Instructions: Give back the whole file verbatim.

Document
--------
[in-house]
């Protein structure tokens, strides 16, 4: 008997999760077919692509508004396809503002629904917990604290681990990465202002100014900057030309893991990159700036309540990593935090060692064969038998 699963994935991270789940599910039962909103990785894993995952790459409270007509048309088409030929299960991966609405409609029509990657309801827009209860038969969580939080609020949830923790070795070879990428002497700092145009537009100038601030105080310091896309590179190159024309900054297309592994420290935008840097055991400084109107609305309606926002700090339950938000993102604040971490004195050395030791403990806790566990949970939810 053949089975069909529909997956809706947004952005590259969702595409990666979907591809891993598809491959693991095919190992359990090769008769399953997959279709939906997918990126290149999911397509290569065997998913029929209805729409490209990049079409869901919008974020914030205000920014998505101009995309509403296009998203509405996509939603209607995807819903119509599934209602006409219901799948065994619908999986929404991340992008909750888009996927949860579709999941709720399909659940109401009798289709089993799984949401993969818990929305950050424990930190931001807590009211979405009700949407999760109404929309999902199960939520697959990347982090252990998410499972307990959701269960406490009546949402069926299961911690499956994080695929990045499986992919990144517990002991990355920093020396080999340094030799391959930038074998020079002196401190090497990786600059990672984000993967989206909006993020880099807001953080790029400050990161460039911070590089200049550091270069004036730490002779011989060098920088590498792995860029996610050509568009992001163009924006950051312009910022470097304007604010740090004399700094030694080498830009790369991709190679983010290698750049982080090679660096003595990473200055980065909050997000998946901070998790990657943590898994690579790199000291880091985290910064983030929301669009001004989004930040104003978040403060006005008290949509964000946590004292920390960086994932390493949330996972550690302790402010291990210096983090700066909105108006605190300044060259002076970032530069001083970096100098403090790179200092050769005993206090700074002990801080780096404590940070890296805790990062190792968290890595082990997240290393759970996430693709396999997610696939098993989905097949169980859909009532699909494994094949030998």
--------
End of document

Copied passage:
[in-house]
């Protein structure tokens, strides 16, 4: 008997999760077919692509508004396809503002629904917990604290681990990465202002100014900057030309893991990159700036309540990593935090060692064969038998 699963994935991270789940599910039962909103990785894993995952790459409270007509048309088409030929299960991966609405409609029509990657309801827009209860038969969580939080609020949830923790070795070879990428002497700092145009537009100038601030105080310091896309590179190159024309900054297309592994420290935008840097055991400084109107609305309606926002700090339950938000993102604040971490004195050395030791403990806790566990949970939810 053949089975069909529909997956809706947004952005590259969702595409990666979907591809891993598809491959693991095919190992359990090769008769399953997959279709939906997918990126290149999911397509290569065997998913029929209805729409490209990049079409869901919008974020914030205000920014998505101009995309509403296009998203509405996509939603209607995807819903119509599934209602006409219901799948065994619908999986929404991340992008909750888009996927949860579709999941709720399909659940109401009798289709089993799984949401993969818990929305950050424990930190931001807590009211979405009700949407999760109404929309999902199960939520697959990347982090252990998410499972307990959701269960406490009546949402069926299961911690499956994080695929990045499986992919990144517990002991990355920093020396080999340094030799391959930038074998020079002196401190090497990786600059990672984000993967989206909006993020880099807001953080790029400050990161460039911070590089200049550091270069004036730490002779011989060098920088590498792995860029996610050509568009992001163009924006950051312009910022470097304007604010740090004399700094030694080498830009790369991709190679983010290698750049982080090679660096003595990473200055980065909050997000998946901070998790990657943590898994690579790199000291880091985290910064983030929301669009001004989004930040104003978040403060006005008290949509964000946590004292920390960086994932390493949330996972550690302790402010291990210096983090700066909105108006605190300044060259002076970032530069001083970096100098403090790179200092050769005993206090700074002990801080780096404590940070890296805790990062190792968290890595082990997240290393759970996430693709396999997610696939098993989905097949169980859909009532699909494994094949030998």